Using patients to promote evidence-based prescribing: comment on "Communicating uncertainties about prescription drugs to the public".

A patient-oriented approach to promote use of drugs with proven clinical benefit and a well-established track record of safety is reported on, with results suggesting that a simple warning improved patient decision-making.



Report of the Council on Scientific Affairs*: Unlabeled Indications of Food and Drug Administration-Approved Drugs

The AMA's Council on Scientific Affairs reviews and makes recommendations on four important subjects related to unlabeled uses: clinical significance and prescribing; coverage and reimbursement; dissemination of information by pharmaceutical manufacturers; and improving the Supplemental New-Drug Application (SNDA) process.

Off-label prescribing among office-based physicians.

Off-label medication use is common in outpatient care, and most occurs without scientific support, so efforts should be made to scrutinize underevaluated off-label prescribing that compromises patient safety or represents wasteful medication use.

‘Off-label’ drug use: an FDA regulatory term, not a negative implication of its medical use

The doctor's decision to inform the patient of the ‘off-label’ status of the prescription is not relevant to the physician's standard of care for an informed consent case, and doctors should not be branded with the additional duty of disclosing non-pertinent information, such as the FDA's medically irrelevant distinction, to their patients.

The Major Role of Clinicians in the Discovery of Off‐Label Drug Therapies

The role of clinicians in the discovery of off‐label use of prescription drugs approved by the United States Food and Drug Administration is investigated.

Off-label drug use in human immunodeficiency virus disease.

  • C. BrosgartT. Mitchell D. Abrams
  • Medicine, Political Science
    Journal of acquired immune deficiency syndromes and human retrovirology : official publication of the International Retrovirology Association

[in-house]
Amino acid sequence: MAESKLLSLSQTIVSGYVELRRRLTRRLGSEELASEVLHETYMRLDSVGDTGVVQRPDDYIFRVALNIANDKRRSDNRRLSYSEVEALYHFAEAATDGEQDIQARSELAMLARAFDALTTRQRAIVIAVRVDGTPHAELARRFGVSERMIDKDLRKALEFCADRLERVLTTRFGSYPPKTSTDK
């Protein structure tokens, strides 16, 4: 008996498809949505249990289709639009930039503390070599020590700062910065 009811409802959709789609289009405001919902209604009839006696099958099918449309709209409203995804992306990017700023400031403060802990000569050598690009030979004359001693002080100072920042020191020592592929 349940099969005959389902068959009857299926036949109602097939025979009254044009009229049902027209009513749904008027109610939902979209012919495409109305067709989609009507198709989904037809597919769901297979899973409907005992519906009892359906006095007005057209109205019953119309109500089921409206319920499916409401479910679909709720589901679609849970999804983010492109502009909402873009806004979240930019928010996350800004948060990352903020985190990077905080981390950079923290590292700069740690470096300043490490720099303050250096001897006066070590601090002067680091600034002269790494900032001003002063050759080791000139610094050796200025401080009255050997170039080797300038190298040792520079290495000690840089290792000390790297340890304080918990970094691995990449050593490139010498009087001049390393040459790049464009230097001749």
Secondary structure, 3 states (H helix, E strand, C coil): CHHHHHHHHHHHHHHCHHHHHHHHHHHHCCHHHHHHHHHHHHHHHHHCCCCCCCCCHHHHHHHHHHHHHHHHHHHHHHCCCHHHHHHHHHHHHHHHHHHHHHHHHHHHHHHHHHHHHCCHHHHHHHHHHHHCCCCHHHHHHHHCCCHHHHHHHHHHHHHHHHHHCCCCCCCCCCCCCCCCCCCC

• 1996
The prevalence of off-label drug use in routine clinical practice and the development of newer and more costly drugs for treatment of HIV and its medical complications argues for the articulation of an explicit national reimbursement policy for off- label uses of prescription drugs so that medically appropriate therapies will be available to those with insurance in a rational, consistent way.

Off-label drug prescribing on a state university obstetric service.

Off-label drug use occurs when physicians prescribe a drug recommended for indications other than those listed on the prescription labeling. The purpose of the present investigation was to describe

Off-label drug prescribing on a state university obstetric service.

Off-label drug use occurs when physicians prescribe a drug recommended for indications other than those listed on the prescription labeling. The purpose of the present investigation was to describe

National trends in cyclooxygenase-2 inhibitor use since market release: nonselective diffusion of a selectively cost-effective innovation.

Marked increases in COX-2 inhibitor use have occurred since their release, primarily among patients at low risk for adverse events from NSAIDs, demonstrating the challenge of limiting innovative therapies to the settings in which they are initially targeted and maximally beneficial.

Prioritizing Future Research on Off‐Label Prescribing: Results of a Quantitative Evaluation

A prioritized list of individual drugs for which future research regarding off‐label uses is warranted is developed to develop a prioritized List of Individual Drugs.

Unlicensed and off label prescribing of drugs in general practice

This is the first study to show that a significant number of drugs prescribed for children by general practitioners are off label and highlights the anomalies and inadequacies of drug information for prescribers.